ETech: Mobile Phones Reveal the Behaviors of Places and People

[Quinn managed to scoop me blogging about Tony Jebara’s presentation! But after I chatted with her, we both agreed that I should continue with my blog post and see if I can augment her post a little.]

Tony Jebara’s presentation “Mobile Phones Reveal the Behaviors of Places and People” really opened my eyes to what amazing things you can derive from large data sets. Tony co-founded Sense Networks which specializes in taking GPS and mobile phone location data and deriving as much useful information as possible from it. Sense Networks works with mobile phone service providers who collected data from users who opted in to have their data be collected and mined. All the data they receive from the service provider is GPS location data — no personal information at all was ever made available to Sense Networks.

Using mobile location data passively, the goal is to build a more realistic Facebook. More realistic in the sense that it should mirror real life connections and not the 2000 random friend connections you might have on Facebook. Based on mobile phones co-locating, Sense Networks hopes to deduce a real life friendship and then enable intelligent online applications.

For instance, Sense Networks can can deduce the activity of bankers in the financial district of San Francisco. Given that a cell phone moved to the financial district in the morning and stayed there for 8 hours, they assumed the signal came from a banker. Associating signals to movement patterns allow Sense Networks to start correlating the DOW and when bankers arrive at work. Apparently when the DOW is up, bankers are more likely to head into work sooner, but when the DOW is down, bankers are likely to take their time getting to work. Tony’s team can also correlate between night life and the health of the DOW — when the DOW is healthy more people move from work to popular night time spots, and less so when the DOW is down.

The next thing that Sense Networks wanted to figure out is where similar people to you might be. Tony suggests that if you build a network of people based on co-location data and examine the location at which people congregate you can start to group people into like minded tribes of people. To do this, Tony’s team needed to build a network of places that determines the flow of people in and flow of people out of a place. Commerce information of what types of business are located in a given location and demographics for a location give away a surprising amount of information about the people who frequent those places. This information then allows Sense Networks to determine what is happening on any given street corner.

Putting this data into a matrix of hours in a week and probabilities of a user engaging in the various activities yields many interesting results. For instance, you can deduce a lot from a person simply by looking at where the person sleeps at night. Do they sleep in a wealthy, single or family neighborhood? Or, if a person hangs out in wealthy neighborhoods, but lives in a poor neighborhood you can deduce a certain aspirations of the user. This type of analysis yields a very general model of people and Tony emphasizes that the personal data on any given user is discarded and that only general trends of behavior are sought.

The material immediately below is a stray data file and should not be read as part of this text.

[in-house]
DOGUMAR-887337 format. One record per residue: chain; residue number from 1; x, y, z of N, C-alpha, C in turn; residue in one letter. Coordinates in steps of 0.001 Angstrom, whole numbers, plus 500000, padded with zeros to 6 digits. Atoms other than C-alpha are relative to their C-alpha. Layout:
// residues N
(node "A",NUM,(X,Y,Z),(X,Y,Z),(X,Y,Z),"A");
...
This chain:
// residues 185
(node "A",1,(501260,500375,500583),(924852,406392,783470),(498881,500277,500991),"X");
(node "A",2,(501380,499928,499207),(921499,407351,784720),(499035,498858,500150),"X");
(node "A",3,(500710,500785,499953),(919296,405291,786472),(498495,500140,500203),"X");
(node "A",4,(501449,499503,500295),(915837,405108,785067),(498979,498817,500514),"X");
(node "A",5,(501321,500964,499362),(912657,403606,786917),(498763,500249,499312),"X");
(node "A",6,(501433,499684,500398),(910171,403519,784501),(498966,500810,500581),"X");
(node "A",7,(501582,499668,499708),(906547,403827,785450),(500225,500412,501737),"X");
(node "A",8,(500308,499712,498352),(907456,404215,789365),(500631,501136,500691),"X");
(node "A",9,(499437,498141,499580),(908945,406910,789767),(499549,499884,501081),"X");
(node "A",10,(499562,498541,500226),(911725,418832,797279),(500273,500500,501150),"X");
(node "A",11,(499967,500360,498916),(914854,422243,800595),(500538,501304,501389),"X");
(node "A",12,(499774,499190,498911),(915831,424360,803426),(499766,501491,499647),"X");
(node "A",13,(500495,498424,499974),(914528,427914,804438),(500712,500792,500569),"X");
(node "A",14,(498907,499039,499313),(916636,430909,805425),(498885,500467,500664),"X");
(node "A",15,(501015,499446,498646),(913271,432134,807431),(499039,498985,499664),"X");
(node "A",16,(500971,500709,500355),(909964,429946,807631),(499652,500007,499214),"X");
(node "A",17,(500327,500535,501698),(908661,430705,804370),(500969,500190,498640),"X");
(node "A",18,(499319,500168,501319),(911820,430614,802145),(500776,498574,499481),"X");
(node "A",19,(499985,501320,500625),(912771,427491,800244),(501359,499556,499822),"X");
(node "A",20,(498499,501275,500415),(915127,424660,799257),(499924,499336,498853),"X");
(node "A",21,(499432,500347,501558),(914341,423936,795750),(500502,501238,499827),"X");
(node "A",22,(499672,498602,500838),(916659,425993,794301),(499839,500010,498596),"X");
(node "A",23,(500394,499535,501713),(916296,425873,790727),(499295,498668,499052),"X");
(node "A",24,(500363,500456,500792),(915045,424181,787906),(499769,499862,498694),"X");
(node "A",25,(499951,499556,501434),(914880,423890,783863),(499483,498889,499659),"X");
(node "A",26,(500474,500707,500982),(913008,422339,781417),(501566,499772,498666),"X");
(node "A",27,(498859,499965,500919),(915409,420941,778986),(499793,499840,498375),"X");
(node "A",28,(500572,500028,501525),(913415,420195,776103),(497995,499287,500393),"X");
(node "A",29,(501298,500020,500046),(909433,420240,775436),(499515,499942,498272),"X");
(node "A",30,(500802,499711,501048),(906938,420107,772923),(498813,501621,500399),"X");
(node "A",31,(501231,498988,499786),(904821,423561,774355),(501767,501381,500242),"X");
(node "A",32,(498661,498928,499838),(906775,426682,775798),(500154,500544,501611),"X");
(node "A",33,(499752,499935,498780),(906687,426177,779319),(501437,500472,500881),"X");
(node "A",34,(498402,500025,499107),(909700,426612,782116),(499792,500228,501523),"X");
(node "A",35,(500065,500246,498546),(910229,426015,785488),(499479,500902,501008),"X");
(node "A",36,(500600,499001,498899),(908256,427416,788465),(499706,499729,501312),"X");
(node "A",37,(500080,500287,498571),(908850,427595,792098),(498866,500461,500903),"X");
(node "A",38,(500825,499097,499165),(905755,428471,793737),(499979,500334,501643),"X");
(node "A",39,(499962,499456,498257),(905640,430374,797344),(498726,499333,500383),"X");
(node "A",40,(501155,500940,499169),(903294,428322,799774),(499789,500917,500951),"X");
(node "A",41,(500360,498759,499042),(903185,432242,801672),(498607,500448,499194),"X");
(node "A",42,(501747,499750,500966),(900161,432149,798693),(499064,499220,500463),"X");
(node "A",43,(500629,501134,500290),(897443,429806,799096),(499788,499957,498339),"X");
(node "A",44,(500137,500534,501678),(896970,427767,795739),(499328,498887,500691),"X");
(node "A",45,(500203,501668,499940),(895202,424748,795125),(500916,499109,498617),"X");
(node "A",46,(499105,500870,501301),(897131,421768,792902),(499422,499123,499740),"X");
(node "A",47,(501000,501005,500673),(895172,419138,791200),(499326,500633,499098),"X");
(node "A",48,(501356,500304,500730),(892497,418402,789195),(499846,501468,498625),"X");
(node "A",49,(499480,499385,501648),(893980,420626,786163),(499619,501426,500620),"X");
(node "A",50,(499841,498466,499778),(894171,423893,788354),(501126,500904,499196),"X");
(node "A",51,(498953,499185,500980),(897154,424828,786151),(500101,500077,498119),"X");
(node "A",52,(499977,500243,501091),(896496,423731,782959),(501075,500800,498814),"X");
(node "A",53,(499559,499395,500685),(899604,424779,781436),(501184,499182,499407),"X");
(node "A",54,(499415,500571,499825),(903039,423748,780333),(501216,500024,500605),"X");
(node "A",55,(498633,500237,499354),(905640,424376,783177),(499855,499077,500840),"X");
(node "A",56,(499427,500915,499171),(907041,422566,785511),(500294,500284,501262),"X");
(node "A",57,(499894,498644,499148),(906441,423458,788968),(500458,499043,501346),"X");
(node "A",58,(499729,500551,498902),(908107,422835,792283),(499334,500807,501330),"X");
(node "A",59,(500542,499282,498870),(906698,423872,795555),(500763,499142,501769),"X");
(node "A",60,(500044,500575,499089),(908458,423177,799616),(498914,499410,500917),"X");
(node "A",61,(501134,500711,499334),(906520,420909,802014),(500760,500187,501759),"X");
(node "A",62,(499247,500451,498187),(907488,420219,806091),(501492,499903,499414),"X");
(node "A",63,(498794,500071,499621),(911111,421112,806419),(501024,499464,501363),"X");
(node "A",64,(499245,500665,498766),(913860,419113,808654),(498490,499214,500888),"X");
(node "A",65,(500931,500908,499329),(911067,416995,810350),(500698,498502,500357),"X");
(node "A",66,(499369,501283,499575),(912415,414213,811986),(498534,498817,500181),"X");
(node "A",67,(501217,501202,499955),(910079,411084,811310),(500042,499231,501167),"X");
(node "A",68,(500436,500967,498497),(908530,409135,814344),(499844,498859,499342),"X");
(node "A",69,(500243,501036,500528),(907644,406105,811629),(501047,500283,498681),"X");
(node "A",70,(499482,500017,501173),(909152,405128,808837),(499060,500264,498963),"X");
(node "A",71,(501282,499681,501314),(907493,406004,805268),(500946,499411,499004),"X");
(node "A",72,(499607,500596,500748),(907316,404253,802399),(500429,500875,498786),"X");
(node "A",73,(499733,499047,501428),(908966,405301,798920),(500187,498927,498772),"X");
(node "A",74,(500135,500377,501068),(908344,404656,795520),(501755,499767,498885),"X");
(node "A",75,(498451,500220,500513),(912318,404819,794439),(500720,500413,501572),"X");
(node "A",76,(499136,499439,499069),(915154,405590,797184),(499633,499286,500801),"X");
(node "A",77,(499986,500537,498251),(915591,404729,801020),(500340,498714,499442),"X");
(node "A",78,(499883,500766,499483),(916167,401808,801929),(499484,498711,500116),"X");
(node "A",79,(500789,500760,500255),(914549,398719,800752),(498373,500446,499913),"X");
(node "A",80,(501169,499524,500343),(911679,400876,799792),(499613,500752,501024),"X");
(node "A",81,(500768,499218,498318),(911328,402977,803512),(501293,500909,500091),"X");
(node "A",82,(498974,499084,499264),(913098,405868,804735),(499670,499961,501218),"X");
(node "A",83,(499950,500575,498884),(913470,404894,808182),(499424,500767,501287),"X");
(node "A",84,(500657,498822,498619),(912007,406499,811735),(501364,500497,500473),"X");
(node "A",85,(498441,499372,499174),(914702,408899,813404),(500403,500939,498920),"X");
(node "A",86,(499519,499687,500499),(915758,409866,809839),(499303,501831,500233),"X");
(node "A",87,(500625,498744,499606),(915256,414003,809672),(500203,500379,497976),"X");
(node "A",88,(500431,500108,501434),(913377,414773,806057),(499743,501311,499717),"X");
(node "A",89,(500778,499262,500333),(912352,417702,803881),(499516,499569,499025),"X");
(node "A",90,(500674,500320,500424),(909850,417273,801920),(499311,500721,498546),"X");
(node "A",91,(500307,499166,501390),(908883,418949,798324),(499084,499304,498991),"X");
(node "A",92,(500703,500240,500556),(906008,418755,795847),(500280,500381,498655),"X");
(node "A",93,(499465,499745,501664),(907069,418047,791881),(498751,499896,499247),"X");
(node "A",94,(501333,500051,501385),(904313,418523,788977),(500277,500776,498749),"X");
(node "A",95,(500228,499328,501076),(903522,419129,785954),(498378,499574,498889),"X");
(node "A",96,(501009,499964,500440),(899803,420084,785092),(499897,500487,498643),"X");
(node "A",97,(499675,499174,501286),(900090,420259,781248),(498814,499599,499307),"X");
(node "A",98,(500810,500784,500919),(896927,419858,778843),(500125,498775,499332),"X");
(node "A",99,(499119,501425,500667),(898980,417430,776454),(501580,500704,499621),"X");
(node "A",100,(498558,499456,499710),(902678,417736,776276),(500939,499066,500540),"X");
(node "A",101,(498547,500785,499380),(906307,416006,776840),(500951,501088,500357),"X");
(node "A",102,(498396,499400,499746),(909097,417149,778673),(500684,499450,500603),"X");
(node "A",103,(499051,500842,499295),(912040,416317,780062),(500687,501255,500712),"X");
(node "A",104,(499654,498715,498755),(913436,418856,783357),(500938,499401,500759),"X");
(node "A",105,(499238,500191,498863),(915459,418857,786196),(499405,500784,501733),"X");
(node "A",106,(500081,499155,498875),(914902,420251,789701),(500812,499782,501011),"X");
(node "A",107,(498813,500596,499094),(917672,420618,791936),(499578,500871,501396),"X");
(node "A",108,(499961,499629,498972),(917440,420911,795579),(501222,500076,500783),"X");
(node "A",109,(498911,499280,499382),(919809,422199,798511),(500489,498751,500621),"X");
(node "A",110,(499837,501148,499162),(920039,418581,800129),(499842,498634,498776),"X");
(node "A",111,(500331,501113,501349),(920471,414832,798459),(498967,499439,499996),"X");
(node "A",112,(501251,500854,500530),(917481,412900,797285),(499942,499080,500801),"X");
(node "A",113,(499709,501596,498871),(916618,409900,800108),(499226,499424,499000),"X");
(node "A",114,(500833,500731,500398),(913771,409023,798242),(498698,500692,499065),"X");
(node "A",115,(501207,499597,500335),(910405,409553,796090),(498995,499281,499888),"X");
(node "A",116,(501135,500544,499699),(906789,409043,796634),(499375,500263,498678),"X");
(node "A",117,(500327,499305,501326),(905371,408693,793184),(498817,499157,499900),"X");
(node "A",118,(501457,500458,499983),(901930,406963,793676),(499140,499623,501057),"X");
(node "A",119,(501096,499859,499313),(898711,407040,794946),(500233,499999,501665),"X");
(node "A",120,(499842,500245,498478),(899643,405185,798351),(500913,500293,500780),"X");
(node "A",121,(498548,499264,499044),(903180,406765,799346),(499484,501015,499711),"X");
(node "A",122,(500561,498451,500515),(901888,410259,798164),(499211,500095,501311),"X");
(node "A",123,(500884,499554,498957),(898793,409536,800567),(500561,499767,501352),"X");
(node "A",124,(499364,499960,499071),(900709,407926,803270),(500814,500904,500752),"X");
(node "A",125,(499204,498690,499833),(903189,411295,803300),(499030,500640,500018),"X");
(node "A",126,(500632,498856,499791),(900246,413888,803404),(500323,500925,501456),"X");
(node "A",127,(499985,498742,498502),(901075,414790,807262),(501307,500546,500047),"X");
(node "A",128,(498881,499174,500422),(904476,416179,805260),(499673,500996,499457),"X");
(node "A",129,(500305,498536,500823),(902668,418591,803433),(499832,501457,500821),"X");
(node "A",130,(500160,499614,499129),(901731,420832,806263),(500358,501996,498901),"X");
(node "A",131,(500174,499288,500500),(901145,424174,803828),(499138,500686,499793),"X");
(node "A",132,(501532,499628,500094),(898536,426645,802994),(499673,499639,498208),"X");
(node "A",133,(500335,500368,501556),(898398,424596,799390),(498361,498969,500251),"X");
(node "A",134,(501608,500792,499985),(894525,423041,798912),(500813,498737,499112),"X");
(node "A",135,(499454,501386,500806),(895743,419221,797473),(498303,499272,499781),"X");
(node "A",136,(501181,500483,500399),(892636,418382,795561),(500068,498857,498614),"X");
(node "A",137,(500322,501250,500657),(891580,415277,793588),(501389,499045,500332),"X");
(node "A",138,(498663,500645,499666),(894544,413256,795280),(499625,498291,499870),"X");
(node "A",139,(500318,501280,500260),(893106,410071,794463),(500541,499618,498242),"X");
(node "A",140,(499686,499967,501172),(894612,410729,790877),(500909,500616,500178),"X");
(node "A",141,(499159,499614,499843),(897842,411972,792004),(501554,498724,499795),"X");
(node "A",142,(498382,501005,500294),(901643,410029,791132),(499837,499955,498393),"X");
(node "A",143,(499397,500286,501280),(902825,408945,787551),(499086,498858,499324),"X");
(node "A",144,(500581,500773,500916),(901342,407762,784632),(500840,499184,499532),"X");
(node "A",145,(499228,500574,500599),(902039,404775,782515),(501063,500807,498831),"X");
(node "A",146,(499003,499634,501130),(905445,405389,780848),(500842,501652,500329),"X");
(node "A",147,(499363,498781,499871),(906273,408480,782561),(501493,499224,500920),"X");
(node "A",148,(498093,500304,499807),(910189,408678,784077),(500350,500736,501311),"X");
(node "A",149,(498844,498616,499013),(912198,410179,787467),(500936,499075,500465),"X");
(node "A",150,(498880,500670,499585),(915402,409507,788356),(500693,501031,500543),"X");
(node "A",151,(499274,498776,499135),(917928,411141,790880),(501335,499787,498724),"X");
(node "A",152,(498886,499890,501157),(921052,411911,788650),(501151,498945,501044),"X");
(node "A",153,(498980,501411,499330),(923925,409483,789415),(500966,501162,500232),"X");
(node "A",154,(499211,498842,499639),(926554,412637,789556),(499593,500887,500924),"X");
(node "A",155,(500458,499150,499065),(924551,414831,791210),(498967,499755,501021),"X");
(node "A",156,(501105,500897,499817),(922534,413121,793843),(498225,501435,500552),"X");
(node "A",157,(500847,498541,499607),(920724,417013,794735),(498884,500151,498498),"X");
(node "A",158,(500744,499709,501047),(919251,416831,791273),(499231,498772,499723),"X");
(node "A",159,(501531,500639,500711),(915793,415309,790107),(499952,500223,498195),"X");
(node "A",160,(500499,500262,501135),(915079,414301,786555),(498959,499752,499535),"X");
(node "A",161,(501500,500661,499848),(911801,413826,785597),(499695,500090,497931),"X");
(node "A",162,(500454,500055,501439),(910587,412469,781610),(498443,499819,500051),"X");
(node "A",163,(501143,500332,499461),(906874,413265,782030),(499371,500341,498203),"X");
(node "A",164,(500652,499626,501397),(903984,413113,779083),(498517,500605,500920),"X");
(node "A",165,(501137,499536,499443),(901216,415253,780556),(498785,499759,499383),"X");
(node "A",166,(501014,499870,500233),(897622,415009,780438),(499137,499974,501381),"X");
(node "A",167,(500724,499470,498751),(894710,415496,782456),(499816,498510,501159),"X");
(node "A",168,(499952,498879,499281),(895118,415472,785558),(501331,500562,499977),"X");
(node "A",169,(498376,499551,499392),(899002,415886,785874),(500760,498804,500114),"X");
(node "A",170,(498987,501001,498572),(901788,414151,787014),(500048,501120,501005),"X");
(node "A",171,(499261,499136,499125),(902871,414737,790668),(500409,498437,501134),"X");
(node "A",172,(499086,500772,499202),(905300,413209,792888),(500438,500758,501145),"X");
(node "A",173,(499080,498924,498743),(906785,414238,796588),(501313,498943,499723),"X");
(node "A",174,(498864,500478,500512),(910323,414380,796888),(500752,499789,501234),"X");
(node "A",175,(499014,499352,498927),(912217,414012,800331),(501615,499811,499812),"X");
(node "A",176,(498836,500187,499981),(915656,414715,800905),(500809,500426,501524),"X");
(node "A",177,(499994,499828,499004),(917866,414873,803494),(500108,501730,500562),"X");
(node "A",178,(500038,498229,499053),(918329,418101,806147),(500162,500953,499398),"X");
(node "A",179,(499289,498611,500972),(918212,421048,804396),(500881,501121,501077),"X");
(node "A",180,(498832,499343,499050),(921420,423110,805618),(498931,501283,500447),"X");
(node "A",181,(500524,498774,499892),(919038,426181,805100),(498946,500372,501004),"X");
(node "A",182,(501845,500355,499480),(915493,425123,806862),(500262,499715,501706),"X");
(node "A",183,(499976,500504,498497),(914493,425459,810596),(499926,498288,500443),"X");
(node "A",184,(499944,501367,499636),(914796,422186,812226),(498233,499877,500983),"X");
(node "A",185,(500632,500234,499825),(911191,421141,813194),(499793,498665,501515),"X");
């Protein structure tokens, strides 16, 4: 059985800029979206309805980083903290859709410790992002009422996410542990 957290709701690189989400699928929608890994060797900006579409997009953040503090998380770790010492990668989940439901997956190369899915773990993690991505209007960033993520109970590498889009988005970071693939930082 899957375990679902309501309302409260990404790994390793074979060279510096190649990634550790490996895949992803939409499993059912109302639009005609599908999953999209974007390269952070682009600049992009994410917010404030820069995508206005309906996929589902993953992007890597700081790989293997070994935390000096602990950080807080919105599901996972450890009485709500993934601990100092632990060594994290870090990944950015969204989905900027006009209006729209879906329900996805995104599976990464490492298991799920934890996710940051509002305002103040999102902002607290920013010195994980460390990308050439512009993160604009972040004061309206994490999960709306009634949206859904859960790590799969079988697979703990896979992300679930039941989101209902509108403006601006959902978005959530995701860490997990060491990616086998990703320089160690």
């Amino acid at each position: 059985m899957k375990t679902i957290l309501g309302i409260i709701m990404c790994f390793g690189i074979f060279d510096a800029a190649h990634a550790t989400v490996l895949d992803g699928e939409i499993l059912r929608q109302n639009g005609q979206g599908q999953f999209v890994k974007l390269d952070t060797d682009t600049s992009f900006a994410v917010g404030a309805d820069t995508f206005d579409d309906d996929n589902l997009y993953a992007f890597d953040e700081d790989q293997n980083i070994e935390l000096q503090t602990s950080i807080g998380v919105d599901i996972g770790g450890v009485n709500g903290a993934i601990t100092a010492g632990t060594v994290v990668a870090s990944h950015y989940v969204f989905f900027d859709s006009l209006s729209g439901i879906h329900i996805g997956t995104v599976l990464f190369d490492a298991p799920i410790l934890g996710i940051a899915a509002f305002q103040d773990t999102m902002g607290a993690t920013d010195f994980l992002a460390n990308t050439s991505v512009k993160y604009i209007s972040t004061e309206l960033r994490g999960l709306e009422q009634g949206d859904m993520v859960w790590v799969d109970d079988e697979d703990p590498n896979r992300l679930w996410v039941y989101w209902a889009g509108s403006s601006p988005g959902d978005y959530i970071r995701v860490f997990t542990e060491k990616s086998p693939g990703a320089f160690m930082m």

I find it fascinating that these kinds of trends can be deduced from GPS, commerce and demographic data. While I find the technology and data clustering algorithms that enable these features very interesting, I have to question how the results will be used. Tony assured the audience that their customers will use the data to better target advertising, But I already have enough pesky advertising I’m working hard to ignore — I’m not certain I need more targeted ads bombarded at me. But there are loads of scary applications for this data as well — the number of Big Brother type applications enabled by this scare me.

Regardless of how this turns out, I really appreciated Tony’s presentation because it enlightened me to some of the possibilities of mining large datasets for valuable nuggets of information.

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  • AP

    Phone companies asking people to opt int? Who would be so unwise to do so? And how can location information be anonymized without being made useless? There is only one person going from my block in Oakland to this block in SF every morning. It’s like anonymized DNA data: pretty much an oxymoron, as our DNA is unique to each individual, and so is our location information.

  • sonny minx

    I love this kind of data.. The reduction of privacy, as it relates to marketing, is almost acceptable.

    If the data shows that I like Thai food, and my route home is predictable; then I could potentially get time-sensitive localized coupon for my yellow curry. And I’m all about that :)

    However, the dark side could be the endless Viagra ads every time I drive by the pharmacy. Hmm…

  • David

    Anonymized data is still personal information. If I pick a house at random and start looking through all the stuff in a closet do you think the owner would feel violated even if no names were found?